Farmer to Farmer


If you’ve ever won­dered how to mar­ket your farm goods, here’s some help­ful ad­vice.

A: Ten years ago, we were do­ing four farm­ers mar­kets each week, but we were strug­gling be­cause we had no steady in­come off-sea­son. Around the same time, we be­gan rais­ing turkeys and needed a method of dis­tri­bu­tion for the Thanks­giv­ing birds af­ter farm­ers mar­ket sea­son had ended. And so we de­vel­oped an email list, gath­er­ing names and email ad­dresses at farm­ers mar­kets and fes­ti­vals (this was be­fore we had a web­site).

We de­vel­oped mul­ti­ple Farm Drop lo­ca­tions through­out the area and be­gan ad­ver­tis­ing our off-sea­son prod­ucts through the email list. Us­ing this method, we can serve cus­tomers in a large ge­o­graph­i­cal area (in­clud­ing two states and the Dis­trict of Columbia) over a sin­gle week­end, and are able to net an in­come equiv­a­lent to eight farm­ers mar­kets dur­ing the sum­mer.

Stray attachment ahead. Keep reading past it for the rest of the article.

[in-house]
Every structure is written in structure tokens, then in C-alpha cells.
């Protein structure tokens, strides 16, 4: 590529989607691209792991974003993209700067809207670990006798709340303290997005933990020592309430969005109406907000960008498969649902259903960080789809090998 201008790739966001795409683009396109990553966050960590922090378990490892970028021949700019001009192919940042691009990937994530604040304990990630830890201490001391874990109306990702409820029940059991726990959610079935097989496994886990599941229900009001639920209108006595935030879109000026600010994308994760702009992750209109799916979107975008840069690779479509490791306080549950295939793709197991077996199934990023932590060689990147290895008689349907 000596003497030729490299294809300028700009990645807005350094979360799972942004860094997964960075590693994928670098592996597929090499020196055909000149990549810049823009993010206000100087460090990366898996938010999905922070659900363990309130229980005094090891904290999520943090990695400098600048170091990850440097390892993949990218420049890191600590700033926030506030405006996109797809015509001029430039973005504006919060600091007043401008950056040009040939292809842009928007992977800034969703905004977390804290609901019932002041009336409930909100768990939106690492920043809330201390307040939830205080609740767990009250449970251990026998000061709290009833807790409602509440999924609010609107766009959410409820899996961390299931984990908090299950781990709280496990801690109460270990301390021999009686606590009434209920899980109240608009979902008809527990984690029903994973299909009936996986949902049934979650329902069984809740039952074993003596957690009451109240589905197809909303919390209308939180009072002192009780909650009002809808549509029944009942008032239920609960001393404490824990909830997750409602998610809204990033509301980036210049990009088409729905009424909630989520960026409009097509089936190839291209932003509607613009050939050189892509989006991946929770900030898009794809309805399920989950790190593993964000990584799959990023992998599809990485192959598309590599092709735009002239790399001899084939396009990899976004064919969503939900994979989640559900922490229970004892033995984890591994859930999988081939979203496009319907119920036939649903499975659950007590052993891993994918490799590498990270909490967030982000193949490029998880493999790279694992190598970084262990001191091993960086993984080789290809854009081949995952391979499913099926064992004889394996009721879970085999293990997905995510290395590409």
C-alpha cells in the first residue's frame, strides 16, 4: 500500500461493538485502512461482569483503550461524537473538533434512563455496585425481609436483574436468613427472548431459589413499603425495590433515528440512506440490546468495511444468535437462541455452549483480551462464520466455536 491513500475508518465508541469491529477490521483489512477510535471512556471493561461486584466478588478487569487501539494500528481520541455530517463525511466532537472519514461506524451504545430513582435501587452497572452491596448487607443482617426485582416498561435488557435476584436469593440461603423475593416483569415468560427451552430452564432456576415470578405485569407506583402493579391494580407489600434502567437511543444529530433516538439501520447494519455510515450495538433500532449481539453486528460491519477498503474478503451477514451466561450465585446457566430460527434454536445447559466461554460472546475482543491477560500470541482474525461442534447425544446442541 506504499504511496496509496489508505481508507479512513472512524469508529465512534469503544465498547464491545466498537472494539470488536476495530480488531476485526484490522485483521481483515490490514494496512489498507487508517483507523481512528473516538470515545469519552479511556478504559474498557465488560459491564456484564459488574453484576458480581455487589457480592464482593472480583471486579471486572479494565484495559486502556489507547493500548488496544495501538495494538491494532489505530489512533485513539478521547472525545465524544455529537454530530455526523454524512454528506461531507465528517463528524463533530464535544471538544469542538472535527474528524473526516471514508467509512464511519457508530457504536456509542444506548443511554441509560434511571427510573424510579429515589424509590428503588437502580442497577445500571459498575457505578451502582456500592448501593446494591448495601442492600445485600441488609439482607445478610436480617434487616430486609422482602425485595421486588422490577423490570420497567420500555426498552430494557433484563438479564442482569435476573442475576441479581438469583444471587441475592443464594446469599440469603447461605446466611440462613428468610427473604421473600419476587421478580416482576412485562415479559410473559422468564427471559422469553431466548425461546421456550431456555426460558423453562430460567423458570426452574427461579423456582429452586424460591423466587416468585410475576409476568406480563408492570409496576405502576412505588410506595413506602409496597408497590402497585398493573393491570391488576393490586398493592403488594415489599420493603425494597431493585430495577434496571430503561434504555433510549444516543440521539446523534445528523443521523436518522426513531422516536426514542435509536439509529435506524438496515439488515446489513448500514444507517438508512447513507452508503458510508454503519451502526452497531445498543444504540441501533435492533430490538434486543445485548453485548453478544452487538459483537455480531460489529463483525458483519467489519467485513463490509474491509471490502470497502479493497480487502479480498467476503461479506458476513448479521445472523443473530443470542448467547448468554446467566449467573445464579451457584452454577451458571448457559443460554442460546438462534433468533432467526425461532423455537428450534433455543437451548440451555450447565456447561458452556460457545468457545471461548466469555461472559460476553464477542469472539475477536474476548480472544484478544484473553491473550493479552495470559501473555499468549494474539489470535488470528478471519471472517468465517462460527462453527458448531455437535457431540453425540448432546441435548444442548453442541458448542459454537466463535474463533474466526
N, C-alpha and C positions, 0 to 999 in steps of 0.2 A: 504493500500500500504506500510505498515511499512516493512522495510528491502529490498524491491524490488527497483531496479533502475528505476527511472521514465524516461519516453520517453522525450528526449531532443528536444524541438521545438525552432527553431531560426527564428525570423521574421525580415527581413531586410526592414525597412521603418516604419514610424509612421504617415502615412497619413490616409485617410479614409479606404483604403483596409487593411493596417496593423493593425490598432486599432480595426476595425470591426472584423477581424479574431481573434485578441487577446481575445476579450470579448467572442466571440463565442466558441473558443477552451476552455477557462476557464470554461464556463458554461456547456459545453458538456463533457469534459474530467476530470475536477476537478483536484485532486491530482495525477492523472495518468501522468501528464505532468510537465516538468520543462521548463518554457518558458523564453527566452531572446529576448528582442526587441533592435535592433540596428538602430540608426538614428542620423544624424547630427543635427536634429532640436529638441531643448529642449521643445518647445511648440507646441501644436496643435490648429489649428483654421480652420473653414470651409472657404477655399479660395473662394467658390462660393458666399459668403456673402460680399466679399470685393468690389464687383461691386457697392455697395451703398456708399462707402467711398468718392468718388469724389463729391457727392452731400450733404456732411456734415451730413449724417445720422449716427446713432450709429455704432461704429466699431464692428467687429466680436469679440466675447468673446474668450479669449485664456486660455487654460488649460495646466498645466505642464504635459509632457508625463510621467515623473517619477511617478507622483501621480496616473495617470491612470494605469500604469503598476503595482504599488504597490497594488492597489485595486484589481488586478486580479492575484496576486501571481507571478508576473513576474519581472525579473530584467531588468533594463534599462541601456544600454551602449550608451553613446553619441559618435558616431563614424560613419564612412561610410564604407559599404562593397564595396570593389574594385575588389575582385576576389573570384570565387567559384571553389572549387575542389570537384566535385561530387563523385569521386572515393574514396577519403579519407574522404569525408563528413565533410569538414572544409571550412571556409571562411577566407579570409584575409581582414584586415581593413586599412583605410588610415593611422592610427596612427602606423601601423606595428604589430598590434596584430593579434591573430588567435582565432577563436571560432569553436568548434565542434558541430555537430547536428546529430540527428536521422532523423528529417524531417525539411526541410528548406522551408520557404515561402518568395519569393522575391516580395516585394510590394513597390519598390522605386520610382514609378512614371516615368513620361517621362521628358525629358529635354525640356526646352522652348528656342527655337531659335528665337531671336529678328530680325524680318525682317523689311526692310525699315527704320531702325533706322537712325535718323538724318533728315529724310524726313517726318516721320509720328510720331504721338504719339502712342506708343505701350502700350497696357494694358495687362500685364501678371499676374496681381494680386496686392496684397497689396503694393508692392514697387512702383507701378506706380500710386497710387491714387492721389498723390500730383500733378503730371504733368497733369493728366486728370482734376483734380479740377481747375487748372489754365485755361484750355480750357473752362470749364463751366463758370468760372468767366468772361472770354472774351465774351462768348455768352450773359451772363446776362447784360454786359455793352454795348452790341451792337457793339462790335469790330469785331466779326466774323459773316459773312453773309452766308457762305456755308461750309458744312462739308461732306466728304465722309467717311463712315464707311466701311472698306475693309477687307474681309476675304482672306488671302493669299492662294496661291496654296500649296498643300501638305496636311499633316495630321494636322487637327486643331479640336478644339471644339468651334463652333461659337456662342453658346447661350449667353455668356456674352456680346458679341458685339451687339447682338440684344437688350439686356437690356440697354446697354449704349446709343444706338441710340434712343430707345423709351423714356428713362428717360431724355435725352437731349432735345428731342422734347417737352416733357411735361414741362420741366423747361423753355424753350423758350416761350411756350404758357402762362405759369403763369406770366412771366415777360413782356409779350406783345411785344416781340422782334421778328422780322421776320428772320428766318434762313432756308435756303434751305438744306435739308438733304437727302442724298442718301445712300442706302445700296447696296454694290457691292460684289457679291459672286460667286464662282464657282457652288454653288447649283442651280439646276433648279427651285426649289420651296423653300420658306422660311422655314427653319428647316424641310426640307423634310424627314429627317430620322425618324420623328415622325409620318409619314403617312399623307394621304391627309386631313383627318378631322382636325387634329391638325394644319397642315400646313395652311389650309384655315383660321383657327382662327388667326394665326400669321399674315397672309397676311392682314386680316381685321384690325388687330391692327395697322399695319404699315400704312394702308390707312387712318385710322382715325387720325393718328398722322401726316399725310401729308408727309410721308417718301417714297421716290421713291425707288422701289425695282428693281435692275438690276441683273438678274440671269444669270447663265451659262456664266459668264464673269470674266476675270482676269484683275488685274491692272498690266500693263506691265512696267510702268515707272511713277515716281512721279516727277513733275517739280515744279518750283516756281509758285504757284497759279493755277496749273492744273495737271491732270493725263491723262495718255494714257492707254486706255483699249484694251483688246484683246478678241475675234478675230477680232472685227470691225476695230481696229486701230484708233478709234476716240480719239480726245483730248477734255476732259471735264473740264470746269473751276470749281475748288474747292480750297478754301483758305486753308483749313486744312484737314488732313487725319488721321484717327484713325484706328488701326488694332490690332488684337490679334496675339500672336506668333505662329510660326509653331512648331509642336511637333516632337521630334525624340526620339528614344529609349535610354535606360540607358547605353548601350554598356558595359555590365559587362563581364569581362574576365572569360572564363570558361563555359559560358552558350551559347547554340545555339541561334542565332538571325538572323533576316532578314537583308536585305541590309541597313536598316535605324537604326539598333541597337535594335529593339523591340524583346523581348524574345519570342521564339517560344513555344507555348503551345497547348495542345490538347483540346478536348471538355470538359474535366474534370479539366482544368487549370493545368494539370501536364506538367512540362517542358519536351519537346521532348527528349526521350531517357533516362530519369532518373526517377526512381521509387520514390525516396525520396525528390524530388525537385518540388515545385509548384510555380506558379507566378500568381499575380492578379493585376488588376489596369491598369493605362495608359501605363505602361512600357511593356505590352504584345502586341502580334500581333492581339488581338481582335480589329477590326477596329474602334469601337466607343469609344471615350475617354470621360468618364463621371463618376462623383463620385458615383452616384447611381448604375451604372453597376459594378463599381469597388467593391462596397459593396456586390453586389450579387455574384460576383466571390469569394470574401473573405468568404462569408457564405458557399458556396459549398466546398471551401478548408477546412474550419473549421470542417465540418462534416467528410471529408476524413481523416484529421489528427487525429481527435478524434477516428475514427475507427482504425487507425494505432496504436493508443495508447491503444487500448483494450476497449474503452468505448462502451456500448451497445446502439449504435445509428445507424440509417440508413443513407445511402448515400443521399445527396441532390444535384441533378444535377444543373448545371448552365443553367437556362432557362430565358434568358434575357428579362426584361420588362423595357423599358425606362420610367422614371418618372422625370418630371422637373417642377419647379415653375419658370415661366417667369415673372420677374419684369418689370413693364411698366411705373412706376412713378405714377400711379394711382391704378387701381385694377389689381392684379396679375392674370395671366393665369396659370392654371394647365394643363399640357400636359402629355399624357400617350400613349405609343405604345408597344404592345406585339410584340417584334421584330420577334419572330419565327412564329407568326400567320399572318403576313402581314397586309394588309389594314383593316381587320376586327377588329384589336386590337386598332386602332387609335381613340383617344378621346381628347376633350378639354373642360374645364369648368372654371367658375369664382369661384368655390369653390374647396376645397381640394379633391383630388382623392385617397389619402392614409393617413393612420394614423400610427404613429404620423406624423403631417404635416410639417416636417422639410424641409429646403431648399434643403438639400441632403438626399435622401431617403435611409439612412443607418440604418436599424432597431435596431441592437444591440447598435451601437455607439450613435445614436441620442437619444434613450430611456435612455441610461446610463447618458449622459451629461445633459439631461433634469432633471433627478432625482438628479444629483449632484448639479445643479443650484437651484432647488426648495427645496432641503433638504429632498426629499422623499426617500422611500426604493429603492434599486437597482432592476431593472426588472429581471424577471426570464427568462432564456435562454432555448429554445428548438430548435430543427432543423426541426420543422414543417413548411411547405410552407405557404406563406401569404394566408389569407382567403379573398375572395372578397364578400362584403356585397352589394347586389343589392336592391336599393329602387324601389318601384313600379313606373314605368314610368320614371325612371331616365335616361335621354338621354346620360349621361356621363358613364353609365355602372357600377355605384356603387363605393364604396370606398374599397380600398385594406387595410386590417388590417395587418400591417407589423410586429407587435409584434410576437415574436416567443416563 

There are dif­fer­ent email mar­ket­ing com­pa­nies, such as MailChimp and Con­stant Con­tact, that make us­ing email lists ef­fi­cient and easy. We have used no ad­di­tional ad­ver­tis­ing be­yond word of mouth. We be­lieve our busi­ness is an­chored in our re­la­tion­ship with our cus­tomers, and weekly emails al­low us to de­velop this con­nec­tion.

Brit­tany Jones, along with her hus­band, Trey, took a dream of hav­ing a quiet sanc­tu­ary and turned it into the work­ing Kelby Ranch they now own and run in Texas. They raise every­thing from beef to free-range eggs.

Patti Lou Riker and her hus­band, Bill, started Tall Cot­ton Farm in Afton, Vir­ginia, with four Here­ford-Devon cows. They now farm in Urbanna, Vir­ginia, pro­duc­ing grass-fed beef, plus turkey, pork, chicken and pas­ture-raised eggs.

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